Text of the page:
Back to basics: Getting the kids out of the house and into the garden

Columnist Lydia Harvey give her best tips on how to get children interested in gardening, and how to teach them where their food comes from.

Gardening is as beneficial for the children as it is for the adults.

It's a great way to introduce children to fresh foods from a young age. Even in the depths of winter, sending the children to help out in the garden provides relief for those suffering from cabin fever.

If you are already a gardener, no doubt your children naturally tag along behind you. But if this is all new to you, where do you start?

Start small
There is so much you can do in a small space. If you have a few youngsters, a good idea is to buy flexi tubs in different colours and designate your child their own one, or if you have space in your garden let them have a little plot of their own.

Grow something fun and tasty
Plant peas. Kids love to hide away in them and they will eat raw peas as they grow (double win), but if you only have a small space strawberries are a hands down winner.

Make work play
Those jobs you don’t like doing? Turn it into a game, raking leaves, removing caterpillars and pulling weeds to chopping (supervised) the veggies for dinner. It's all one less thing you have to do.

Take nature walks
Every morning my youngest and I walk around the garden see what is growing, identify new birds and pick what is ready for use that day for his lunchbox. We also talk about what we can make.

Get in the kitchen
Meals here are based on what is ready to be picked and brought to the kitchen. The kids love the hands on jobs of washing and prepping.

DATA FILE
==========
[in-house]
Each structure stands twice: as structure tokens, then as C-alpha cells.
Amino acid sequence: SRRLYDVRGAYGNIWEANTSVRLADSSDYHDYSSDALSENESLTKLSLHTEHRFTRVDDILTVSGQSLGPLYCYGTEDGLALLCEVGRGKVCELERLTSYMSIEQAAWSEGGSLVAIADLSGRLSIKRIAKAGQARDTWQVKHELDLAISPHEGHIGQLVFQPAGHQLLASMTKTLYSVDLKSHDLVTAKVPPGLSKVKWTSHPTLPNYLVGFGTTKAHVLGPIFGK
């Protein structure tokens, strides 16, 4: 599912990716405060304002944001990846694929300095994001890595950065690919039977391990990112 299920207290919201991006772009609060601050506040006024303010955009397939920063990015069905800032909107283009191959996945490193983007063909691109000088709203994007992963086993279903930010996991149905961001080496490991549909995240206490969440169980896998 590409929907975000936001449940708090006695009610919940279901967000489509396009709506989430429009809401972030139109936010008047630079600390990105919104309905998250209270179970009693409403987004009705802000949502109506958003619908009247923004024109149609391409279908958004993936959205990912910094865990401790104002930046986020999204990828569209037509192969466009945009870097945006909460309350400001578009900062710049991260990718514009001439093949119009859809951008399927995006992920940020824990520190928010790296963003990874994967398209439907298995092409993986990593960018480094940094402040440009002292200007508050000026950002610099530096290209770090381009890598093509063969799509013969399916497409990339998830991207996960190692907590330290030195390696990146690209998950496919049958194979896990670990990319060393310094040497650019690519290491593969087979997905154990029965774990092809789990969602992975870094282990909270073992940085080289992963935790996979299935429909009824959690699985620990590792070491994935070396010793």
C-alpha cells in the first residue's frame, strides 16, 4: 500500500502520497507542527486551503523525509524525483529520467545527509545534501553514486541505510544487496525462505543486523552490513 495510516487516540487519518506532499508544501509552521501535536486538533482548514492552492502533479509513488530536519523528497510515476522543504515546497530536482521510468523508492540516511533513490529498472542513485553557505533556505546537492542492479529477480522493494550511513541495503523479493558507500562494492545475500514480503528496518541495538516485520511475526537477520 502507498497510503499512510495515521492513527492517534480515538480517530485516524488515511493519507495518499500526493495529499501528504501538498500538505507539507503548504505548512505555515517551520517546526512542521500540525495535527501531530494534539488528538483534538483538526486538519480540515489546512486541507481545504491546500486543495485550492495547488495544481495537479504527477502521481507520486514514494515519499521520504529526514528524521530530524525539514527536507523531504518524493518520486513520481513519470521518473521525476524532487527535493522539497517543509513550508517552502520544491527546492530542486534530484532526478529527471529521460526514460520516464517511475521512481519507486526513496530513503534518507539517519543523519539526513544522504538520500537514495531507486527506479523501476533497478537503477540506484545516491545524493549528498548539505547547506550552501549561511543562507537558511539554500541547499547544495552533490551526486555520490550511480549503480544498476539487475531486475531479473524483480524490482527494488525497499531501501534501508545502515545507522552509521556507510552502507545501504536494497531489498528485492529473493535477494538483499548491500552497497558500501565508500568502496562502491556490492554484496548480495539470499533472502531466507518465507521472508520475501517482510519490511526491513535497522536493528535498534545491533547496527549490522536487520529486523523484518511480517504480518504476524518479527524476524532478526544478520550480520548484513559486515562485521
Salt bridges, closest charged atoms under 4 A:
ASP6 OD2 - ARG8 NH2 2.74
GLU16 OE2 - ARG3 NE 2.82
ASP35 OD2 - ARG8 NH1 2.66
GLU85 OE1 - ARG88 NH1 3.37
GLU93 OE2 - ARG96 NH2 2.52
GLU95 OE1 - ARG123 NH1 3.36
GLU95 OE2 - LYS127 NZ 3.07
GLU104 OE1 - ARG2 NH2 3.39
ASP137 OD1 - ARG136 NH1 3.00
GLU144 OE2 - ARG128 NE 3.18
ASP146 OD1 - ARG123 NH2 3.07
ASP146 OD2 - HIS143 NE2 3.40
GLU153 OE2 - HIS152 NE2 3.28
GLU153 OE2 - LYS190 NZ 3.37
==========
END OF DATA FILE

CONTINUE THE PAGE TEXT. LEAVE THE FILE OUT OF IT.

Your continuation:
When children are connected to the food they have helped make right from planting process, chances are they will be happy to chow down on a plate of home-grown goodness.

Source: 1 NEWS

From Lydia’s (and the kids) Garden: Apple and rhubarb muffins

2 cups of self-raising flour
3/4 cup of caster sugar
1 teaspoon of mixed spice
1 cup of warmed milk
100 grams of soft butter
1 egg
Grated apple
Chopped rhubarb

In a large mixing bowl mix the flour, sugar and mixed spice together.

Once combined make a well in the centre an add the warmed milk, butter and egg to the mixture.

Gently combine then add grated apple and chopped rhubarb.

Pop into greased muffin tins and then into a preheated oven.

Bake at 180deg for around 15 minutes.

Stand for five minutes before turning onto a cooling rack.

Source: 1 NEWS

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'I'm shocked' – pharmacists outraged at suggestions they could end up selling cigarettes

A controversial plan to sell cigarettes in safe places like pharmacies has hit a raw nerve with some in the healthcare industry.

A pharmacist has told 1 NEWS it would go against his "code of ethics" to sell cigarettes.

Sunil Kumar says he was "shocked" to hear some experts saying this could help New Zealand become smokefree by 2025.

"We're here to stop people smoking rather than promote cigarettes," Mr Kumar said.

An Otago University study suggests restricting the number of outlets that can sell cigarettes will help New Zealand become smokefree by 2025.

A major-anti smoking group agrees with the idea, Professor Robert Beaglehole from ASH saying that cigarettes are too accessible at the present time and we really need to reduce it.

Graeme Blanchard, President of the Pharmacy Guild of New Zealand said "While we see merit in restricting where cigarettes can be purchased, we are opposed to the sale of cigarettes from community pharmacies."

However, dairy owners are outraged at the suggestion they could be cut out of the game, saying being unable to sell cigarettes would greatly affect their business and they are being unfairly treated.

The government says restricting sales might just add to supply and demand issues, but it has plenty to consider with just eight years to meet its smoke free target.

Sunil Kumar says he's there to stop people smoking, not sell them tobacco products. Source: 1 NEWS